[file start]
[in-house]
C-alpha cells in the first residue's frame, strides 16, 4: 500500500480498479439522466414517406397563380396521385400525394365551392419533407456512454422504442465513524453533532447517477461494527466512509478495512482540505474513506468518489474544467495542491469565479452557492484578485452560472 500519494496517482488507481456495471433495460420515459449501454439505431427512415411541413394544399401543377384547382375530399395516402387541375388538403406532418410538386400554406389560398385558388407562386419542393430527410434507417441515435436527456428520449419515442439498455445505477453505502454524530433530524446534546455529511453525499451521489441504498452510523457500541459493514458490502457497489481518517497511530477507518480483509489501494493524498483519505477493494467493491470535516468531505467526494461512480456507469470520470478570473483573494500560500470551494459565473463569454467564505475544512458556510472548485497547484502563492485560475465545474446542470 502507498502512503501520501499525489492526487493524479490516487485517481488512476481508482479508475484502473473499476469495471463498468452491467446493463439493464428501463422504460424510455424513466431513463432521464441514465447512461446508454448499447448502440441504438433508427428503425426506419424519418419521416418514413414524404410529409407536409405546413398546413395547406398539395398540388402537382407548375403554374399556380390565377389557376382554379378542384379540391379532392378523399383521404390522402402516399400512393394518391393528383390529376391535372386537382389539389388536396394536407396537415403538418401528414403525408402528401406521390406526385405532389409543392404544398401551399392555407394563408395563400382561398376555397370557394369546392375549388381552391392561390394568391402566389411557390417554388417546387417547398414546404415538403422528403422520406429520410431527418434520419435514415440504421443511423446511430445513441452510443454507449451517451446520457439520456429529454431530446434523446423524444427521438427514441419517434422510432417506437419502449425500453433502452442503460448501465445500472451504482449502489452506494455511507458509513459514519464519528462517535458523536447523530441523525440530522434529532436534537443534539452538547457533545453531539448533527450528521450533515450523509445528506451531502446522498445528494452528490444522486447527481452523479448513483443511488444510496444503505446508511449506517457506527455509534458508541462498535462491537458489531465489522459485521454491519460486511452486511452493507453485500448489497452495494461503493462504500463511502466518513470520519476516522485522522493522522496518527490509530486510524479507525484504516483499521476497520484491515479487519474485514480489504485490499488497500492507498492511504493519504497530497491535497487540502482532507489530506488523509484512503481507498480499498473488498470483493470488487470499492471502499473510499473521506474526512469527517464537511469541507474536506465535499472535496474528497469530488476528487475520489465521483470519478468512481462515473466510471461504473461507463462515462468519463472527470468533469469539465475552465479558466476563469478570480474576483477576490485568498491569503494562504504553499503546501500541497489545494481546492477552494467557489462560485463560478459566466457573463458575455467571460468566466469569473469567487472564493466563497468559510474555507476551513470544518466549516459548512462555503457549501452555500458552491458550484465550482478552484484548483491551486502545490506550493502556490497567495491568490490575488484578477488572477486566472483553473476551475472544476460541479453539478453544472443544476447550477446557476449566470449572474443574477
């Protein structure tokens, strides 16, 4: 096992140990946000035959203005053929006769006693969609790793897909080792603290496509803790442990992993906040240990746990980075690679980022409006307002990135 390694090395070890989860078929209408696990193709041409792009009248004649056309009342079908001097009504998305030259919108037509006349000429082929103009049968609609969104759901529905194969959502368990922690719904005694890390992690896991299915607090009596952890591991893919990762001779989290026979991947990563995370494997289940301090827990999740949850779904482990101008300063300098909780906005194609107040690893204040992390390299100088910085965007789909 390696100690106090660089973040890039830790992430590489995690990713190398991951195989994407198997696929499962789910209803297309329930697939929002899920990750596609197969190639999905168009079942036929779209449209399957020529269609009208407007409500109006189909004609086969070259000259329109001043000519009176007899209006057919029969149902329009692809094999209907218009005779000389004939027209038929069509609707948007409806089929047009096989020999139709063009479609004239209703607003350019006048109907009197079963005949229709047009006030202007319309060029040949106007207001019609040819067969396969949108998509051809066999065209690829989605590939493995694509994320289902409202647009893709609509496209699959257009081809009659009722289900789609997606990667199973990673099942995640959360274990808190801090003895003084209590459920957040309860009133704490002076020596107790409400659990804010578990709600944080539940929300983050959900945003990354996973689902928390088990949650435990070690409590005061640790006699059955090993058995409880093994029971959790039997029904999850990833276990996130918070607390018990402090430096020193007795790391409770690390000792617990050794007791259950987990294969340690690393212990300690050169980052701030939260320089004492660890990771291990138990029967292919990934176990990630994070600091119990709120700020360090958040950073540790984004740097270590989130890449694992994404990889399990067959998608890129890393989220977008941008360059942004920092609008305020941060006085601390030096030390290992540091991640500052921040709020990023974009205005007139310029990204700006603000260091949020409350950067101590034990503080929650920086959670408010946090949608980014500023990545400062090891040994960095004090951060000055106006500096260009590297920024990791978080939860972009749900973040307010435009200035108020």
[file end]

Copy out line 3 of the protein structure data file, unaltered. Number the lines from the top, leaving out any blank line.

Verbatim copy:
């Protein structure tokens, strides 16, 4: 096992140990946000035959203005053929006769006693969609790793897909080792603290496509803790442990992993906040240990746990980075690679980022409006307002990135 390694090395070890989860078929209408696990193709041409792009009248004649056309009342079908001097009504998305030259919108037509006349000429082929103009049968609609969104759901529905194969959502368990922690719904005694890390992690896991299915607090009596952890591991893919990762001779989290026979991947990563995370494997289940301090827990999740949850779904482990101008300063300098909780906005194609107040690893204040992390390299100088910085965007789909 390696100690106090660089973040890039830790992430590489995690990713190398991951195989994407198997696929499962789910209803297309329930697939929002899920990750596609197969190639999905168009079942036929779209449209399957020529269609009208407007409500109006189909004609086969070259000259329109001043000519009176007899209006057919029969149902329009692809094999209907218009005779000389004939027209038929069509609707948007409806089929047009096989020999139709063009479609004239209703607003350019006048109907009197079963005949229709047009006030202007319309060029040949106007207001019609040819067969396969949108998509051809066999065209690829989605590939493995694509994320289902409202647009893709609509496209699959257009081809009659009722289900789609997606990667199973990673099942995640959360274990808190801090003895003084209590459920957040309860009133704490002076020596107790409400659990804010578990709600944080539940929300983050959900945003990354996973689902928390088990949650435990070690409590005061640790006699059955090993058995409880093994029971959790039997029904999850990833276990996130918070607390018990402090430096020193007795790391409770690390000792617990050794007791259950987990294969340690690393212990300690050169980052701030939260320089004492660890990771291990138990029967292919990934176990990630994070600091119990709120700020360090958040950073540790984004740097270590989130890449694992994404990889399990067959998608890129890393989220977008941008360059942004920092609008305020941060006085601390030096030390290992540091991640500052921040709020990023974009205005007139310029990204700006603000260091949020409350950067101590034990503080929650920086959670408010946090949608980014500023990545400062090891040994960095004090951060000055106006500096260009590297920024990791978080939860972009749900973040307010435009200035108020």